--Harlan Ellison, in the December 28, 1968, edition of The Glass Teat.

Tuesday, August 02, 2011

The Lost Master

Late last week, I wandered into th annual effort to help fund the Public Library, in which old and donated books are sold to help throw a little more money towards the E.G. Fisher Library, here in town. It's a pretty well done effort, and it's something I can remember hitting for bag upon bag of science fiction, mystery and Garfield books as far back as sixth grade....

Wandered in, and walked up and down the tables. Found a few things, despite having stacks and stacks of books at the house I haven't read yet.

To my credit, I only bought a couple four books that I haven't read. An Andrew Vachss book (Safe House), The Plague Dogs, by Richard Adams (because books about dogs having adventures are just right up my alley), a book about Early Irish Myths (a Penguin Classic, printed in that classic typeface they use that frustrates my eyes somehow), and Linda Greenlaw's book about swordfishing (because I watched The Perfect Storm again the other night, and just happened to remember her name when I happened across her book The Hungry Ocean).

I also found three or four books I'll hold on to to give away. Another copy of Confederacy of Dunces, which is one of my five or ten favorite books--it's one I tend to give away once a year or so. I also found another copy of Still Life with Woodpecker, which is a good one to share. I also found a nice copy of Run with the Horsemen by Ferrol Sams.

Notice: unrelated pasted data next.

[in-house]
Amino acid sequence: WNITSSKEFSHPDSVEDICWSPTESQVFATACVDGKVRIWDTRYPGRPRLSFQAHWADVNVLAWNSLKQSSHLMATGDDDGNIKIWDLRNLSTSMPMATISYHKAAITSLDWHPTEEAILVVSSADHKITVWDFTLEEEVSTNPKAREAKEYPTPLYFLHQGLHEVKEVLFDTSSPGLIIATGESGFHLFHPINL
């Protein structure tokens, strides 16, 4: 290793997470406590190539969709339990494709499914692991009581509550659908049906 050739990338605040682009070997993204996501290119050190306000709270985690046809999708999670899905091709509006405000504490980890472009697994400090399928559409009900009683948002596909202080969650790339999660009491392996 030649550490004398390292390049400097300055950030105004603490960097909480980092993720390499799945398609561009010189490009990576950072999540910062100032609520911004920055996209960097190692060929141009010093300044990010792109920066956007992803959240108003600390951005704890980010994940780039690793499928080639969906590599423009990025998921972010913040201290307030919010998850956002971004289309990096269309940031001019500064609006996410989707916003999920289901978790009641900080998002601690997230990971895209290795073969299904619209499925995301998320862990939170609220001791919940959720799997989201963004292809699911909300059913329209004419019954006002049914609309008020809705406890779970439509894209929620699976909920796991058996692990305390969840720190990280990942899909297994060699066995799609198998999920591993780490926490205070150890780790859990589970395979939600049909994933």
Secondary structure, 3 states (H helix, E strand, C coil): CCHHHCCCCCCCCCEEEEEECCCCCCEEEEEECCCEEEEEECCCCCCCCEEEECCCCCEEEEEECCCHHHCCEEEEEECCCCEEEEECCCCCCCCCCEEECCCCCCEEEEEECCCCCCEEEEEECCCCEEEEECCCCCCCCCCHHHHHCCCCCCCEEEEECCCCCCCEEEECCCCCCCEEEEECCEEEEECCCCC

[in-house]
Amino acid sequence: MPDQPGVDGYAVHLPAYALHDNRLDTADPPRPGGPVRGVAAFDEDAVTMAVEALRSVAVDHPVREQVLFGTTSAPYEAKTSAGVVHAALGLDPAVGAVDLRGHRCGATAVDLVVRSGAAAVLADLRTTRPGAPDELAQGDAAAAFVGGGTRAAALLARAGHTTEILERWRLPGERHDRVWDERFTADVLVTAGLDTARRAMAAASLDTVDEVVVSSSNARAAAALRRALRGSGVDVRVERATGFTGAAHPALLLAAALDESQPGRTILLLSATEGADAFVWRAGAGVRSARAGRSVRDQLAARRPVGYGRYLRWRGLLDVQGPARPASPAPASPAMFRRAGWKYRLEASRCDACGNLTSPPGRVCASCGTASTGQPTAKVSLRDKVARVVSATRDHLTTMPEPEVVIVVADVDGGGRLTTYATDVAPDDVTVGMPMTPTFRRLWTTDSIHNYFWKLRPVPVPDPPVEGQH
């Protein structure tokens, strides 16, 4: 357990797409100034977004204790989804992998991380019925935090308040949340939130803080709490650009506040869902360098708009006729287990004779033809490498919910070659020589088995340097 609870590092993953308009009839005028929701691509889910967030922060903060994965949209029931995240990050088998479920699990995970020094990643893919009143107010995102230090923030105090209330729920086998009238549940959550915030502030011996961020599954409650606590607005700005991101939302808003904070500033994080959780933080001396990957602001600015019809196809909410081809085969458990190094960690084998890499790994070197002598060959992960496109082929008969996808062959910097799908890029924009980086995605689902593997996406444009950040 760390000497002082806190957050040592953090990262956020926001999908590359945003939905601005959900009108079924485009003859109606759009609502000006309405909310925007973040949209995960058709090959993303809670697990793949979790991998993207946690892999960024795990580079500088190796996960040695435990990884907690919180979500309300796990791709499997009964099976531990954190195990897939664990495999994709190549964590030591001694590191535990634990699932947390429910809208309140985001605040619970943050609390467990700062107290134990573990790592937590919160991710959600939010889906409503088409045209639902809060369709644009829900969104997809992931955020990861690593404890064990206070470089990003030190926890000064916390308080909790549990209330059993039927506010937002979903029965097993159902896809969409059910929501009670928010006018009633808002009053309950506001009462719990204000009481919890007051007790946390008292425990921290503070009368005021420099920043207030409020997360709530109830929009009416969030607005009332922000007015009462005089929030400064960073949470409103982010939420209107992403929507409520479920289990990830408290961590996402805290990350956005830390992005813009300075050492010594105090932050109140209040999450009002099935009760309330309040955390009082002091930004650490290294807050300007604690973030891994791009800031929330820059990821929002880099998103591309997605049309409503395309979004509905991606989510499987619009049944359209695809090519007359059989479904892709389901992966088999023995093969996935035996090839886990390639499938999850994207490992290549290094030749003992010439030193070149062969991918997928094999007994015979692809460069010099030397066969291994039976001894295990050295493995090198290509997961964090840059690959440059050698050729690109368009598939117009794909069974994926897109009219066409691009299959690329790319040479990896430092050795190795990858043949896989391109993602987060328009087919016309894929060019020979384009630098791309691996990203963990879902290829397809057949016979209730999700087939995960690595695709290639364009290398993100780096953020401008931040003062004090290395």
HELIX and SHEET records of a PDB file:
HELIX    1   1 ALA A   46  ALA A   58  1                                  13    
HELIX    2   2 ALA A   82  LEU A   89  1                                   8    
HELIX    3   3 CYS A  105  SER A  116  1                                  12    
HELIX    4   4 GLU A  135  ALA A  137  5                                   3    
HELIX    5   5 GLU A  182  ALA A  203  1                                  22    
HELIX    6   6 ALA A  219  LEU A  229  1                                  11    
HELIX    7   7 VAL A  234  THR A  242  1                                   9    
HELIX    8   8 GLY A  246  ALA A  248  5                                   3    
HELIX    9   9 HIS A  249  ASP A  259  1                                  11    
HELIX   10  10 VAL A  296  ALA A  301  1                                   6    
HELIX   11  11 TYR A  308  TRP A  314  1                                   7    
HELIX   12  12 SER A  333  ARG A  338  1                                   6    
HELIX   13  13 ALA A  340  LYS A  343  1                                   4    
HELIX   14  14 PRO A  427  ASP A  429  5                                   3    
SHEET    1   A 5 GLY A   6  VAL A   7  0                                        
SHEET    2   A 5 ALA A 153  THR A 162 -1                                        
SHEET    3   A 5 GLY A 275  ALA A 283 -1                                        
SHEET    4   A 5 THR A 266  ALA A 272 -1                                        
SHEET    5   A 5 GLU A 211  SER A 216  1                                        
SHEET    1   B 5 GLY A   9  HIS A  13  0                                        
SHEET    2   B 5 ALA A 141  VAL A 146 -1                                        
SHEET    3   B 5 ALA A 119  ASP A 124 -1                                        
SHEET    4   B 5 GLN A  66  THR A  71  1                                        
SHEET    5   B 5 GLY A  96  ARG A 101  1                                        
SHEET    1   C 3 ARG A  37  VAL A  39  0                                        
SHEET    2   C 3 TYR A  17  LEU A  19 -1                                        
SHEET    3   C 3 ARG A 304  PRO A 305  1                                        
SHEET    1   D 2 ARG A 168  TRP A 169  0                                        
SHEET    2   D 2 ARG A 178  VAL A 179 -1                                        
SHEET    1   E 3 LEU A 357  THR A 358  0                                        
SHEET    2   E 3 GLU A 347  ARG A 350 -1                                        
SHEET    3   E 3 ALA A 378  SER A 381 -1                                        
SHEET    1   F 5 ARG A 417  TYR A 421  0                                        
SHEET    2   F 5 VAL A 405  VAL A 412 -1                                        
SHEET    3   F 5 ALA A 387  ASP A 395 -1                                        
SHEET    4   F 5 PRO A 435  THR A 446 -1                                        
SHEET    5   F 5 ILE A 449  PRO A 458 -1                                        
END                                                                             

Anybody want a conversational, whimsical Southern book to read? One of my aunts introduced me to Ferrol Sams maybe ten years ago, now. Gifted writer out of Georgia. A doctor who wrote in his spare time. Run with the Horsemen, while not an out and out comedy, made me laugh out loud as much as any other book I've read in my life. I like introducing people to Ferrol Sams.

There was one other thing I found.

This little blogging hobby brought me a couple of things I'd not have expected, nor guessed. 9 years ago (and we're fast approaching the NINTH ANNIVERSARY of this blogamathing) I'd never heard of Robert Service. I thank Eric for introducing me. Lyrical, fun stuff. I'm no expert in things poetic, but I am a fan of words fitting together in a way that pleases me...and Service does that from time to time.

I picked up a collection of his Poetry. Printed in 1966. Had a nice old book smell that I dig very much. I've picked through, and found a couple that I like. The one I dug this morning:


"And when I come to die" he said
"Ye shall not lay me out in state
Nor leave your laurels at my head,
Nor cause your men of speech orate;
No monument your gift shall be,
No column in the Hall of Fame;
But just this line ye grave for me:

'He played the game.'"

So when his glorious task was done
It was not of his fame we thought;
It was not of his battles won
But of the pride with which he fought;
But of his zest, his ringing laugh,
His trenchant scorn of praise or blame:
And so we graved his epitaph,

"He played the game."

And so we, too, in humbler ways
Went forth to fight the fight anew,
And heeding neither blame nor praise,
We held the course he set us true.
And we too, find the fighting sweet;
And we, too, fight for fighting's sake;
And though we go down in defeat,
And though our stormy hearts may break,
We will not do our Master shame:
We'll play the game, please God

We'll play the game.